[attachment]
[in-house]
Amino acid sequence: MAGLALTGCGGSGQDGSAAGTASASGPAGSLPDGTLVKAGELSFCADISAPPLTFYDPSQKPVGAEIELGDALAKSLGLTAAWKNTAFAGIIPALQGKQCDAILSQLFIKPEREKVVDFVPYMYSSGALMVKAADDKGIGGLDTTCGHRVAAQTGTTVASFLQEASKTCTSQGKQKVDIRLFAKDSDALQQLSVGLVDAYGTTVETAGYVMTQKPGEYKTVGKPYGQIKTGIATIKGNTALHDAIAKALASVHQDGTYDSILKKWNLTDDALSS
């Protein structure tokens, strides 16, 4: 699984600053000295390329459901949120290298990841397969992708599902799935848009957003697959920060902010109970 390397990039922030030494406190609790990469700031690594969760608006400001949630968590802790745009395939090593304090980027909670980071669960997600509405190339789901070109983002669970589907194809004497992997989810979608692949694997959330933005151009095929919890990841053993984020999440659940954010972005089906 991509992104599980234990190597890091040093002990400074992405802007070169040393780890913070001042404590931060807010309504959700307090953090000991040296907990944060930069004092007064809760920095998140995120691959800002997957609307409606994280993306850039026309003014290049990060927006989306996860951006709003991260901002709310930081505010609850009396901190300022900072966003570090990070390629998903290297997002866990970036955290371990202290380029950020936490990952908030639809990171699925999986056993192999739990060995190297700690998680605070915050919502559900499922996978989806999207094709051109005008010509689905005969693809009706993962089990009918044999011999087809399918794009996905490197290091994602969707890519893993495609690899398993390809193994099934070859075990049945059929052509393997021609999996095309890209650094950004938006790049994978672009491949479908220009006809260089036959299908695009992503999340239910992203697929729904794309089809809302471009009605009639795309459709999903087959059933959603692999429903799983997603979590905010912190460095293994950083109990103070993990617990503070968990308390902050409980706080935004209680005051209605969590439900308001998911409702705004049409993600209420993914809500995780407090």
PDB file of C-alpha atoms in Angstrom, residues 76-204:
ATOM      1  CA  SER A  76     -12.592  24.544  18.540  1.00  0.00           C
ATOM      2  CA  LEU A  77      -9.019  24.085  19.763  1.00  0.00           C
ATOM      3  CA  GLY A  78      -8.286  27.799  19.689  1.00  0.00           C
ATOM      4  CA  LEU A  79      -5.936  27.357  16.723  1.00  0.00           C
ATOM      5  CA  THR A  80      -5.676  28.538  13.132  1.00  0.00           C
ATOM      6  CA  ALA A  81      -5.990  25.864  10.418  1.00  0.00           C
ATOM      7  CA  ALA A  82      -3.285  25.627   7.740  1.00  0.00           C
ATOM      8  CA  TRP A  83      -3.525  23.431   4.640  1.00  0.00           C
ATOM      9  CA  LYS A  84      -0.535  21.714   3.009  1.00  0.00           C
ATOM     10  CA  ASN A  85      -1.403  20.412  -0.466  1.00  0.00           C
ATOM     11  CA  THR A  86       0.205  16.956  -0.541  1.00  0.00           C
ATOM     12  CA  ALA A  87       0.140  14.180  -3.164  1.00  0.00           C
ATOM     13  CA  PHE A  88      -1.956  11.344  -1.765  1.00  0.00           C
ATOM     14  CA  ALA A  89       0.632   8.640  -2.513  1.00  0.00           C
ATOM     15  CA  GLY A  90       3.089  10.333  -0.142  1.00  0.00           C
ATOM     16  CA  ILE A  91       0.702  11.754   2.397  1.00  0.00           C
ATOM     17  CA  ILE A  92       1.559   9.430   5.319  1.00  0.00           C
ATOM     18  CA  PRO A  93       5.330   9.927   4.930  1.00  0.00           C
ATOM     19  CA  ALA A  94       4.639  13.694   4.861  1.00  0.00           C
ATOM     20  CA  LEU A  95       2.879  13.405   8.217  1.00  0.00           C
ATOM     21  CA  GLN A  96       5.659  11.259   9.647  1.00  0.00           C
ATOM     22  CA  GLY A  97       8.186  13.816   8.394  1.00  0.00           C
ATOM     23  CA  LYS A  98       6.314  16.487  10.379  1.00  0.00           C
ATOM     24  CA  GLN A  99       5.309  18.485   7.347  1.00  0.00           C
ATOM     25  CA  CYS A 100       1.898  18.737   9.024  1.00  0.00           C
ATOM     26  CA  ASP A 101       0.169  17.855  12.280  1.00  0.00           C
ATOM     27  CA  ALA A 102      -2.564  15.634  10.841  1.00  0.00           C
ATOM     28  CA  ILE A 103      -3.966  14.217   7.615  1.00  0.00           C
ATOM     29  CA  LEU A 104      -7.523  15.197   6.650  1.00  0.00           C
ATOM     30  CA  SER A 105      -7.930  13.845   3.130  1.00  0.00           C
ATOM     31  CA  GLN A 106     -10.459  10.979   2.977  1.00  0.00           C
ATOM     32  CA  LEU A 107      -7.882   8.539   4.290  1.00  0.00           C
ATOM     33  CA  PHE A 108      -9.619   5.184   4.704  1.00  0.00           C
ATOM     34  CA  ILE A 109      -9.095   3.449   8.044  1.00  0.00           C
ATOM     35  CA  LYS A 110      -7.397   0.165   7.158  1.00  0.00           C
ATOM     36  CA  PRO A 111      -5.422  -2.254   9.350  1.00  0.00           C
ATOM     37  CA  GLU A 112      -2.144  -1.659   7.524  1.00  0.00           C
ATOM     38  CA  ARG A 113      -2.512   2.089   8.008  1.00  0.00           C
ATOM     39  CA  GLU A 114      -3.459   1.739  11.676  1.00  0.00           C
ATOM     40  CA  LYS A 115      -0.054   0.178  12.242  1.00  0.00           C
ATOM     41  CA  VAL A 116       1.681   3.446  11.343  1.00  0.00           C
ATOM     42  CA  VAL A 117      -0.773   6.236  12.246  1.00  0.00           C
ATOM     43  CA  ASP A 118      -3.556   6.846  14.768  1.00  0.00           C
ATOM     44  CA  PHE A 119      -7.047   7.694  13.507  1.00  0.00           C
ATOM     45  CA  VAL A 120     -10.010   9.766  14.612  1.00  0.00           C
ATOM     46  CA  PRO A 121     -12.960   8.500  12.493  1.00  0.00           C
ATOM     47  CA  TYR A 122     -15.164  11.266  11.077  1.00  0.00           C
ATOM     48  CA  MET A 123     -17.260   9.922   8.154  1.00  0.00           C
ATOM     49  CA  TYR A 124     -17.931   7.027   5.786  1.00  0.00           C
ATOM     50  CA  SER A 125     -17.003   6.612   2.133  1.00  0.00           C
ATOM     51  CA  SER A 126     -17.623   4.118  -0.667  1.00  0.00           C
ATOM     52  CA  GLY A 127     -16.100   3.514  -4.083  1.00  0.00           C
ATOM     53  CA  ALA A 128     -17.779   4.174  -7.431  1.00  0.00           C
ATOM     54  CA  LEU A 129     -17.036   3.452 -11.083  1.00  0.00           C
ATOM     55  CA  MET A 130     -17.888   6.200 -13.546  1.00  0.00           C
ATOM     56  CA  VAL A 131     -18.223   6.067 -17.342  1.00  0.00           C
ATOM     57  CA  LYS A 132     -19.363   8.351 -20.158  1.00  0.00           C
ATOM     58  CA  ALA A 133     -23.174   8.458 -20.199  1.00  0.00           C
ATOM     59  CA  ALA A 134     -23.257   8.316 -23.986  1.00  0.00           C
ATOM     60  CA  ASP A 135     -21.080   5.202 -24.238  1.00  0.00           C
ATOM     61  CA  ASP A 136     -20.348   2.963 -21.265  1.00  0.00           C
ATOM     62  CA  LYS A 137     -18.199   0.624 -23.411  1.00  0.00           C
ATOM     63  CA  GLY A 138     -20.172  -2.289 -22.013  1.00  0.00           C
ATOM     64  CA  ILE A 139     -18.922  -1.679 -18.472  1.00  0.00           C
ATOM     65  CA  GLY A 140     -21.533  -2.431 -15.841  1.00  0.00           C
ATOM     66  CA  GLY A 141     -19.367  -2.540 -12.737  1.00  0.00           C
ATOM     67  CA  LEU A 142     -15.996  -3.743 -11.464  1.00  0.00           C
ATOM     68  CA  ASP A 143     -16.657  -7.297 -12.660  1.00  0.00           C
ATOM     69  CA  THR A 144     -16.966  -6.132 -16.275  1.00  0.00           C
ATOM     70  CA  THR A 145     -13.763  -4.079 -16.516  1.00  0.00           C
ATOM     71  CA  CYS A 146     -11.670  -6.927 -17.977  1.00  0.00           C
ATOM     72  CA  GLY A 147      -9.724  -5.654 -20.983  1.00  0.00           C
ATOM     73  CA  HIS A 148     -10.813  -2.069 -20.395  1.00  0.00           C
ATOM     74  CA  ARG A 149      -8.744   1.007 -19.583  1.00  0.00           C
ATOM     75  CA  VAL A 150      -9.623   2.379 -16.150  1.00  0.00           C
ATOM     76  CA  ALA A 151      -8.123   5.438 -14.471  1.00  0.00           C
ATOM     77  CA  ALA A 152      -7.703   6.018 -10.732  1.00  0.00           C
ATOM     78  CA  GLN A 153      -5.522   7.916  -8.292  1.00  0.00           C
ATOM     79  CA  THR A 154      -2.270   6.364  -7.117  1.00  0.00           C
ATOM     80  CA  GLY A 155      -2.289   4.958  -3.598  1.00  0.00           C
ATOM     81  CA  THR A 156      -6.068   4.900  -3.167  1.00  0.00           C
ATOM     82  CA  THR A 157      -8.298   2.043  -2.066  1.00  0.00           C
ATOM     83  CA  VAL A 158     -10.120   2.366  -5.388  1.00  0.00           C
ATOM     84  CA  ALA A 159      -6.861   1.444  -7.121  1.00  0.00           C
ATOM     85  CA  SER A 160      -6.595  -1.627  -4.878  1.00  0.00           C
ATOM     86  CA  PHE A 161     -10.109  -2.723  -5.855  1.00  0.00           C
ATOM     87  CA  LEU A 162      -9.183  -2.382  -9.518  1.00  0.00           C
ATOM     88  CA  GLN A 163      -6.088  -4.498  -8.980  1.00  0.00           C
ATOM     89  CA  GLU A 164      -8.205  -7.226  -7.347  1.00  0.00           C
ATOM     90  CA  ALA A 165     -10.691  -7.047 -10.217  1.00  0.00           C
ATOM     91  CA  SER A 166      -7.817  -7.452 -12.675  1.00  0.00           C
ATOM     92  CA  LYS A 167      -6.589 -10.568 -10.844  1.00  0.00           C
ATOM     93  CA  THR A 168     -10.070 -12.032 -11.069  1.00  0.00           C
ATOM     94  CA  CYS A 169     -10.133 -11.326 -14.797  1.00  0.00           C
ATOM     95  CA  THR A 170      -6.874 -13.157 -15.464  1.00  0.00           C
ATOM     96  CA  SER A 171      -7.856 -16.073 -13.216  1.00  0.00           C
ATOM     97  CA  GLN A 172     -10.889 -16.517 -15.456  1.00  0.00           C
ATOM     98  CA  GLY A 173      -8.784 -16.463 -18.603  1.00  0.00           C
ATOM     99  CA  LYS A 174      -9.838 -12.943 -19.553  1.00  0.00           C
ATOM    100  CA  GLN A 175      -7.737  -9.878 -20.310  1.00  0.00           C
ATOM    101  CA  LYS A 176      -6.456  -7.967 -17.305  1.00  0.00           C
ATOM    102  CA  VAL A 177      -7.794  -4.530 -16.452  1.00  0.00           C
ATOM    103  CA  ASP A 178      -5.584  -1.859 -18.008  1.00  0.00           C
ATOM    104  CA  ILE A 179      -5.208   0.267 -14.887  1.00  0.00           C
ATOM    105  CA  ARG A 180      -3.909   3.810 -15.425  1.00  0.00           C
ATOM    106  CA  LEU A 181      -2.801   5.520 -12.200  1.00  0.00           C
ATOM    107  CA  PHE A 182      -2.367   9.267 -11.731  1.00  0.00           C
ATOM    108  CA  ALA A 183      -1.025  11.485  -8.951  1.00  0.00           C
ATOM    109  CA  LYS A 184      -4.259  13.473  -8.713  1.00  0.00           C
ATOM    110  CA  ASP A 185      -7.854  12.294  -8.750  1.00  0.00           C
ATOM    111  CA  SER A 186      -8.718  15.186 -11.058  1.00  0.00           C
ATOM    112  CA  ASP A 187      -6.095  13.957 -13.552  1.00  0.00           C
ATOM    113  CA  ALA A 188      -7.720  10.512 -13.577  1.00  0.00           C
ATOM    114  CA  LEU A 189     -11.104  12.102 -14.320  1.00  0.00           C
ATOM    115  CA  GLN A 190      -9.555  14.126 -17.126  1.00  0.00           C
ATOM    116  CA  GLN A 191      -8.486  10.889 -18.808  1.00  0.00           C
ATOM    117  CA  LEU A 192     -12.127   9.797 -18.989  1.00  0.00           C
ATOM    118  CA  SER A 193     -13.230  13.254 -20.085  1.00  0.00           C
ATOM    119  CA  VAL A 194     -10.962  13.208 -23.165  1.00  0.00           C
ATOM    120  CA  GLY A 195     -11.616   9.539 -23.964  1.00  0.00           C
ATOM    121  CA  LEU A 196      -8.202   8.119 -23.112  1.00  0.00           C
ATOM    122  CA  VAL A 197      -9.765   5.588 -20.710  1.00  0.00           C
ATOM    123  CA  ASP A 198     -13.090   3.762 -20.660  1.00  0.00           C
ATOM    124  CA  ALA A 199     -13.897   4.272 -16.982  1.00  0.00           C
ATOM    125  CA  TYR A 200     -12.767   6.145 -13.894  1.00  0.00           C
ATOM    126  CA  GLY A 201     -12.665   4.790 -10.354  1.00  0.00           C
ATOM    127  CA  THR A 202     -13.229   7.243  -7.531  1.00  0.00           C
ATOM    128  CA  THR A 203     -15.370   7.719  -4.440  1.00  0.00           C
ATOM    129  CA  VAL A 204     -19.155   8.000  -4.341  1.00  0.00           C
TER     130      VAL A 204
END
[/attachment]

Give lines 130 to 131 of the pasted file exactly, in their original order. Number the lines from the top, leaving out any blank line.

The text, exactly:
ATOM    126  CA  GLY A 201     -12.665   4.790 -10.354  1.00  0.00           C
ATOM    127  CA  THR A 202     -13.229   7.243  -7.531  1.00  0.00           C